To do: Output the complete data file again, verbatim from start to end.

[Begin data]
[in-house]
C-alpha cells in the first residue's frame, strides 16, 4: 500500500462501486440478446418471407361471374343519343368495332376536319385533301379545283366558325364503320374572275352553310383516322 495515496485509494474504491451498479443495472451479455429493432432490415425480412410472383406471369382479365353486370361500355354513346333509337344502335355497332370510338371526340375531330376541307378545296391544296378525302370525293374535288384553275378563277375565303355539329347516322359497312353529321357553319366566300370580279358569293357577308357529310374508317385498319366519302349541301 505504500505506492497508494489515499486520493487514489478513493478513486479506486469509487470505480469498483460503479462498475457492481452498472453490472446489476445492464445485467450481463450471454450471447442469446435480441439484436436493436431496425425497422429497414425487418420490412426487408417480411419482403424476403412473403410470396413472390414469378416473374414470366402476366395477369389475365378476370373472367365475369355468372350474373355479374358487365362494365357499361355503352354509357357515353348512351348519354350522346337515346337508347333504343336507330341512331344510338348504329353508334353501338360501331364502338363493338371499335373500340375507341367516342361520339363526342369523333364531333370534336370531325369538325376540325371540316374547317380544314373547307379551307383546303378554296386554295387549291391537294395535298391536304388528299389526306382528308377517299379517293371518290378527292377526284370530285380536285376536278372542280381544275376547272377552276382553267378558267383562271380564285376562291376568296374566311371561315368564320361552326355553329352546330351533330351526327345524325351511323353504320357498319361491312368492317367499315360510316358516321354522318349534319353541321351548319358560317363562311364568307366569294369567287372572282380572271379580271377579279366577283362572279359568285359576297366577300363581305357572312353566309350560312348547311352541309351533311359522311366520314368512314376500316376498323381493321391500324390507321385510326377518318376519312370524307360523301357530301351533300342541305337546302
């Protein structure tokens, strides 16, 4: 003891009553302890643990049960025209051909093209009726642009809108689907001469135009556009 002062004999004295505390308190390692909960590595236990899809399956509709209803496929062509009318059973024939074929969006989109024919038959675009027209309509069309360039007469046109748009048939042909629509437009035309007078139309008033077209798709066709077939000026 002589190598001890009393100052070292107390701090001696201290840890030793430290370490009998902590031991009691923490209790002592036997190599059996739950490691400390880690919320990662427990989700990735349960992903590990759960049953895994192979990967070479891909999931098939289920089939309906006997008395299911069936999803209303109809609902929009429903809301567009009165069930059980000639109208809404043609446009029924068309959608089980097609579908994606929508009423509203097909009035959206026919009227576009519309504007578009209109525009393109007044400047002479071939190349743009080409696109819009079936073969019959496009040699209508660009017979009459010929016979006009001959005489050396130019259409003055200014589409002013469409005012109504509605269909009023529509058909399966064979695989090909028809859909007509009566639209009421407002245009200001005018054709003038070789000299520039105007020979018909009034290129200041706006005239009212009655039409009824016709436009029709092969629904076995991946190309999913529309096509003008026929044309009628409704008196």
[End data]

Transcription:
[in-house]
C-alpha cells in the first residue's frame, strides 16, 4: 500500500462501486440478446418471407361471374343519343368495332376536319385533301379545283366558325364503320374572275352553310383516322 495515496485509494474504491451498479443495472451479455429493432432490415425480412410472383406471369382479365353486370361500355354513346333509337344502335355497332370510338371526340375531330376541307378545296391544296378525302370525293374535288384553275378563277375565303355539329347516322359497312353529321357553319366566300370580279358569293357577308357529310374508317385498319366519302349541301 505504500505506492497508494489515499486520493487514489478513493478513486479506486469509487470505480469498483460503479462498475457492481452498472453490472446489476445492464445485467450481463450471454450471447442469446435480441439484436436493436431496425425497422429497414425487418420490412426487408417480411419482403424476403412473403410470396413472390414469378416473374414470366402476366395477369389475365378476370373472367365475369355468372350474373355479374358487365362494365357499361355503352354509357357515353348512351348519354350522346337515346337508347333504343336507330341512331344510338348504329353508334353501338360501331364502338363493338371499335373500340375507341367516342361520339363526342369523333364531333370534336370531325369538325376540325371540316374547317380544314373547307379551307383546303378554296386554295387549291391537294395535298391536304388528299389526306382528308377517299379517293371518290378527292377526284370530285380536285376536278372542280381544275376547272377552276382553267378558267383562271380564285376562291376568296374566311371561315368564320361552326355553329352546330351533330351526327345524325351511323353504320357498319361491312368492317367499315360510316358516321354522318349534319353541321351548319358560317363562311364568307366569294369567287372572282380572271379580271377579279366577283362572279359568285359576297366577300363581305357572312353566309350560312348547311352541309351533311359522311366520314368512314376500316376498323381493321391500324390507321385510326377518318376519312370524307360523301357530301351533300342541305337546302
């Protein structure tokens, strides 16, 4: 003891009553302890643990049960025209051909093209009726642009809108689907001469135009556009 002062004999004295505390308190390692909960590595236990899809399956509709209803496929062509009318059973024939074929969006989109024919038959675009027209309509069309360039007469046109748009048939042909629509437009035309007078139309008033077209798709066709077939000026 002589190598001890009393100052070292107390701090001696201290840890030793430290370490009998902590031991009691923490209790002592036997190599059996739950490691400390880690919320990662427990989700990735349960992903590990759960049953895994192979990967070479891909999931098939289920089939309906006997008395299911069936999803209303109809609902929009429903809301567009009165069930059980000639109208809404043609446009029924068309959608089980097609579908994606929508009423509203097909009035959206026919009227576009519309504007578009209109525009393109007044400047002479071939190349743009080409696109819009079936073969019959496009040699209508660009017979009459010929016979006009001959005489050396130019259409003055200014589409002013469409005012109504509605269909009023529509058909399966064979695989090909028809859909007509009566639209009421407002245009200001005018054709003038070789000299520039105007020979018909009034290129200041706006005239009212009655039409009824016709436009029709092969629904076995991946190309999913529309096509003008026929044309009628409704008196």